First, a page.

“But racism, is based on the color of my skin,” she said. “Like President Obama, they resist supporting his agenda … and helping him be a success, because of the color of his skin. But as a woman, I can get past the biases they want to impose on me. But I can’t because of my skin color.”


State Senator Louise Lucas has seen the male-dominated political and business world from various levels. She was one of the first pipefitters in a local ship yard; was CEO of STOP, Inc., a community action agency; lobbied the General Assembly for ODU; founded her own business; and is now representing the 18th Senatorial district from Portsmouth, after having served on Portsmouth City Council.

She and Senator Janet Howell have both served 25 years in that legislative body. Both were sworn in on the same day 25 years ago. They arrived to be sworn in at the same time, drew straws to see who would go first, and Howell got the lottery.
One of eight women in the 40-member Senate, Lucas has the third longest tenure. She said the sexism and disrespect Blacks and female business and political leaders encounter still persists.

When she arrived in the Senate, she was mentored by the late Senate Senator Yvonne Miller, the first Black woman in the upper house of the General Assembly. Lucas said the late senator schooled her about the dual barriers of sexism and racism she would encounter as a lawmaker.
“There is still that disrespect and disregard for the presence of women in the legislature because of sexism and because there are so few of us,” said Senator Lucas, a native of Portsmouth. “They do not see the real significance of our presence and mission. When Senator
Miller was with us, she talked about the same ‘isms.’”

“They do not respect the fact that we have constituencies,” she said. “Black female lawmakers represent more than just Black people. We represent people of all races, religions and incomes. And this disrespect hinders our ability to serve our people and progress on achieving our goals.”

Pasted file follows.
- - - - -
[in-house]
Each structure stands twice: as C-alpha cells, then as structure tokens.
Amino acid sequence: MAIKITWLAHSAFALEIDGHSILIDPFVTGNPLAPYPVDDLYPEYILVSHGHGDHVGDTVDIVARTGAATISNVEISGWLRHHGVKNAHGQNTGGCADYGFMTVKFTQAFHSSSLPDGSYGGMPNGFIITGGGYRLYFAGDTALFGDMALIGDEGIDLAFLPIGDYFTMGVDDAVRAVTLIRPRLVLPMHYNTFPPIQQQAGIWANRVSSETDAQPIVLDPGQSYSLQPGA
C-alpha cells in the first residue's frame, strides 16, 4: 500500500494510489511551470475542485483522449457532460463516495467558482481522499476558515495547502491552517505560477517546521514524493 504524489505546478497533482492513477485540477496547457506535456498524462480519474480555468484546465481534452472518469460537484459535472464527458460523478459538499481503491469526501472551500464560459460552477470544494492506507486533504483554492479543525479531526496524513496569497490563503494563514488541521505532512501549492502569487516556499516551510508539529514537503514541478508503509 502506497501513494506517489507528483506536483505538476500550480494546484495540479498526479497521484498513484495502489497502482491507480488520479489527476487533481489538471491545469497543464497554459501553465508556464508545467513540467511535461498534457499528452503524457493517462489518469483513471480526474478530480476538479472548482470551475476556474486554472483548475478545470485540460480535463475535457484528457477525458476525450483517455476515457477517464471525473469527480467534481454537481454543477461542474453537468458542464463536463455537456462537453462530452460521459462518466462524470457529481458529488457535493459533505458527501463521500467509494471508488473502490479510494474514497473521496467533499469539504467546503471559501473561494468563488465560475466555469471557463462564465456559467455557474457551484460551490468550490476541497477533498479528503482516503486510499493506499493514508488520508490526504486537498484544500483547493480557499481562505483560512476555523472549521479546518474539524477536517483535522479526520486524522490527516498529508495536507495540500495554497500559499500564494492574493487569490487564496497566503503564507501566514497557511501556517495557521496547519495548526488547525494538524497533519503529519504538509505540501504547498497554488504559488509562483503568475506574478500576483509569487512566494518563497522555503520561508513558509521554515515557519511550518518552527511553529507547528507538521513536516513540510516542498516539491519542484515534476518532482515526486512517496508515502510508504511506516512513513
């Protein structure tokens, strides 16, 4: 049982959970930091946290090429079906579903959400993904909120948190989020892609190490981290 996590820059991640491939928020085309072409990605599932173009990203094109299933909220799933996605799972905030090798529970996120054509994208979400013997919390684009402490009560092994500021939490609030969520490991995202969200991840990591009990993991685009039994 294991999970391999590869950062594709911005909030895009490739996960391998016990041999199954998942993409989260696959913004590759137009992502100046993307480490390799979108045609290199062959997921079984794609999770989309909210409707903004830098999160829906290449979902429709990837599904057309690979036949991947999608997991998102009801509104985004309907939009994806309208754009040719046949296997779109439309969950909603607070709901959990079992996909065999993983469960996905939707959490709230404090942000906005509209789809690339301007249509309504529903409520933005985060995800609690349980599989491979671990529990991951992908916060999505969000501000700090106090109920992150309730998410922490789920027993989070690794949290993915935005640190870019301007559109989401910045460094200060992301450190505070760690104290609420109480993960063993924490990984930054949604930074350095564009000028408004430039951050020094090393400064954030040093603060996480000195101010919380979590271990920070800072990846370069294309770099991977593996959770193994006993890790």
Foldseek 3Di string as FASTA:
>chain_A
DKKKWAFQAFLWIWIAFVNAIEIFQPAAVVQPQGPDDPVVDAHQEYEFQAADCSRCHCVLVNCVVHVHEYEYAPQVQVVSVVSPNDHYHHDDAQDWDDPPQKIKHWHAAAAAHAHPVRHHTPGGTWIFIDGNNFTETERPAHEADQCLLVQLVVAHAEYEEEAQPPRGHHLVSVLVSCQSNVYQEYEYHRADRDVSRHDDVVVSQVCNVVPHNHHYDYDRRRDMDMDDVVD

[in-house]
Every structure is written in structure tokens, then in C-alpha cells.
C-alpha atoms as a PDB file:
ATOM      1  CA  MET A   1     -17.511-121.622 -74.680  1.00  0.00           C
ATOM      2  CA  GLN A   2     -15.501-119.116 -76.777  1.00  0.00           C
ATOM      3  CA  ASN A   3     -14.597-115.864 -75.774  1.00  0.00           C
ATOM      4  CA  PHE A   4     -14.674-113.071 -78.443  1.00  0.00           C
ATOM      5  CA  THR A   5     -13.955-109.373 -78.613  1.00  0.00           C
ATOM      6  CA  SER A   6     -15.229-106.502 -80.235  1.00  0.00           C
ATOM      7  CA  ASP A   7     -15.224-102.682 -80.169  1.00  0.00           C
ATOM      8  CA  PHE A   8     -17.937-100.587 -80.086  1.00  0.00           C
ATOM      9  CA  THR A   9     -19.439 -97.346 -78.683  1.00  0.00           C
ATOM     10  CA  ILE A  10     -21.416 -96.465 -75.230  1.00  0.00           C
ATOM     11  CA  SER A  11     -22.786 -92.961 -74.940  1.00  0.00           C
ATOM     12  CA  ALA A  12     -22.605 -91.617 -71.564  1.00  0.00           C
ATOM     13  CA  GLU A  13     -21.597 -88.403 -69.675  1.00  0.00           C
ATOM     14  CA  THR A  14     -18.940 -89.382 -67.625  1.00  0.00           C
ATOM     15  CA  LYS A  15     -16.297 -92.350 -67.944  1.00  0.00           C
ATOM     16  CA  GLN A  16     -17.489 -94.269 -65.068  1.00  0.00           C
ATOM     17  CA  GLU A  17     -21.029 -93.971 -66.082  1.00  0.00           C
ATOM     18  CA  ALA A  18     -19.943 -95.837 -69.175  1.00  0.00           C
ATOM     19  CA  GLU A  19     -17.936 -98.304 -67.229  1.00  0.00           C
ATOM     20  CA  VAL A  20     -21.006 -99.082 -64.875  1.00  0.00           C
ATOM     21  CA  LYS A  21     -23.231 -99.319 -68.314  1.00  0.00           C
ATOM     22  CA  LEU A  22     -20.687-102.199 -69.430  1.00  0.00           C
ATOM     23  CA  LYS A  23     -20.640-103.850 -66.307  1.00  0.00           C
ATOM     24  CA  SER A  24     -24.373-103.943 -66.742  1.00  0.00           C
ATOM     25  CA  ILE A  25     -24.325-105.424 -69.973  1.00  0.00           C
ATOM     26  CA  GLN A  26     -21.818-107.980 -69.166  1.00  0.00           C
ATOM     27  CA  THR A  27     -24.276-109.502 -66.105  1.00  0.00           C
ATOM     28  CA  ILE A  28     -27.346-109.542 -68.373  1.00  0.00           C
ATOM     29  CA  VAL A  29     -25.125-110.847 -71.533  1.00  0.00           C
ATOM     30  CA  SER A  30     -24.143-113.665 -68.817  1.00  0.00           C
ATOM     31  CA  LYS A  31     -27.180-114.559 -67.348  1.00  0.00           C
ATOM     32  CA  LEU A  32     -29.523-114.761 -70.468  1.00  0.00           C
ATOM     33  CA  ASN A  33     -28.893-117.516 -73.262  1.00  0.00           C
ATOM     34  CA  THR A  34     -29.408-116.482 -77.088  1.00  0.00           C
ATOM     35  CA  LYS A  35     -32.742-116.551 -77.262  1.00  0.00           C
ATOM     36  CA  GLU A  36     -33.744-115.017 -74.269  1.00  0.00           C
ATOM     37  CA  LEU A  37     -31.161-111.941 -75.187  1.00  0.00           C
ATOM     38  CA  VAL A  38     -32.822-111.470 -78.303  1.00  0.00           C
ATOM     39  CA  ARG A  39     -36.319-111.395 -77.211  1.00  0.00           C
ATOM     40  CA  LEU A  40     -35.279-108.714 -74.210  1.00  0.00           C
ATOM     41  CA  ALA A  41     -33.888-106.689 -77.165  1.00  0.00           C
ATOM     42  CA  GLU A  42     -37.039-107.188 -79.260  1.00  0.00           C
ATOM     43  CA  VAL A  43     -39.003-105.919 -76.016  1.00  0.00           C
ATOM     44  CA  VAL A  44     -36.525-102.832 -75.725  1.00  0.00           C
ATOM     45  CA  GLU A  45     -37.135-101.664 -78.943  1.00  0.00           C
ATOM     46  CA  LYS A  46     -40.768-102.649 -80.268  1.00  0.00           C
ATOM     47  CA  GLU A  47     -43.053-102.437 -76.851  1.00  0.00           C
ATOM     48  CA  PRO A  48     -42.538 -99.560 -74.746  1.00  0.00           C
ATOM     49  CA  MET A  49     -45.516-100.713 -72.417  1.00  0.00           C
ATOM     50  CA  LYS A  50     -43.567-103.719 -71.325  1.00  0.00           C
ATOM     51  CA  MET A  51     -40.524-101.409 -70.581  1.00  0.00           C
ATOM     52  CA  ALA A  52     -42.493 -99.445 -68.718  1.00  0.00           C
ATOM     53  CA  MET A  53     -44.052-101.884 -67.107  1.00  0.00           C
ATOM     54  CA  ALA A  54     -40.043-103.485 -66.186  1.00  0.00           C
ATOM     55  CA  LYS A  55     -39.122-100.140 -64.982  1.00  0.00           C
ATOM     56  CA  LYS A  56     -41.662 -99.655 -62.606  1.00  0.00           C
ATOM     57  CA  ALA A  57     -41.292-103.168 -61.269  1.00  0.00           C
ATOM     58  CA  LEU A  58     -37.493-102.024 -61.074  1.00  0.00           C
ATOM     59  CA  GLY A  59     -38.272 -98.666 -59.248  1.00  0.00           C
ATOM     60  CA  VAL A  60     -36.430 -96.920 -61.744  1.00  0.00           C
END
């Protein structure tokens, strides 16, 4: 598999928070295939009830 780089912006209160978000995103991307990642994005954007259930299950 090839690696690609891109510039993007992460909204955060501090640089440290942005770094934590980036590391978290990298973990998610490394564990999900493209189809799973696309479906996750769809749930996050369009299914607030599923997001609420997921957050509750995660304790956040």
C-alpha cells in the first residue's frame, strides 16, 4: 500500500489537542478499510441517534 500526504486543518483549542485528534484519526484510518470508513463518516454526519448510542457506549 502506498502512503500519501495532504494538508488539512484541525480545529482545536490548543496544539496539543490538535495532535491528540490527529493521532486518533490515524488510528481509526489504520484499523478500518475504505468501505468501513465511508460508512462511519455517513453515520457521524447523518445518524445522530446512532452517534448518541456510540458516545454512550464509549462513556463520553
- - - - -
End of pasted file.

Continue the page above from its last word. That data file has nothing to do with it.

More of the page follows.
Like Graves, Lucas says this has intensified since the election of the nation’s first Black president.
“This disrespect and disregard has hurt our ability to progress,” she said. “Look at the vitriol of the Trump Campaign. Look at the obstruction which has become even more prominent since Obama was elected because they have hindered him from addressing many of the problems Black and poor people in this country face.”
During the legislative session which recently ended, Lucas made news when she accused leaders of her own party, including Democratic Chair Donald McEachin, who is Black, of working against the aims of Black lawmakers seeking to address issues specific to their districts.


Upon being elected a State Delegate in 2012, Daun Sessoms Hester of Norfolk, became the first Black woman elected to the House from Norfolk. She was the second woman elected to the Norfolk City Council and also served as Vice Mayor. She ran an unsuccessful race for mayor of her home town before moving on to the state level.
She is one of 18 women in the 100-member House of Delegates.

Like other women in state or local political leadership, the process of learning how to work the levers of political power has been a slow process, she said.
Also, she said, the dual roles women play in society often restrict their ability to get into the political field as early as men and with the financial support needed to sustain themselves and family.

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“This is still a hindrance to women in politics,” she said. “Not disrespecting elected office, but being the caregiver at home is a very important role. So women of color often do not have the resources at home to pursue opportunities for a career as lawmaker and homemaker at the same time.”
“There is also the idea that woman are not as tough and effective as male lawmakers,” said Hester. “Many of us are just as strong-willed as men. But we have a different … more strategic way of getting our point across than men. Some people believe that we would have better cooperation and legislation in the General Assembly if there were more female lawmakers.”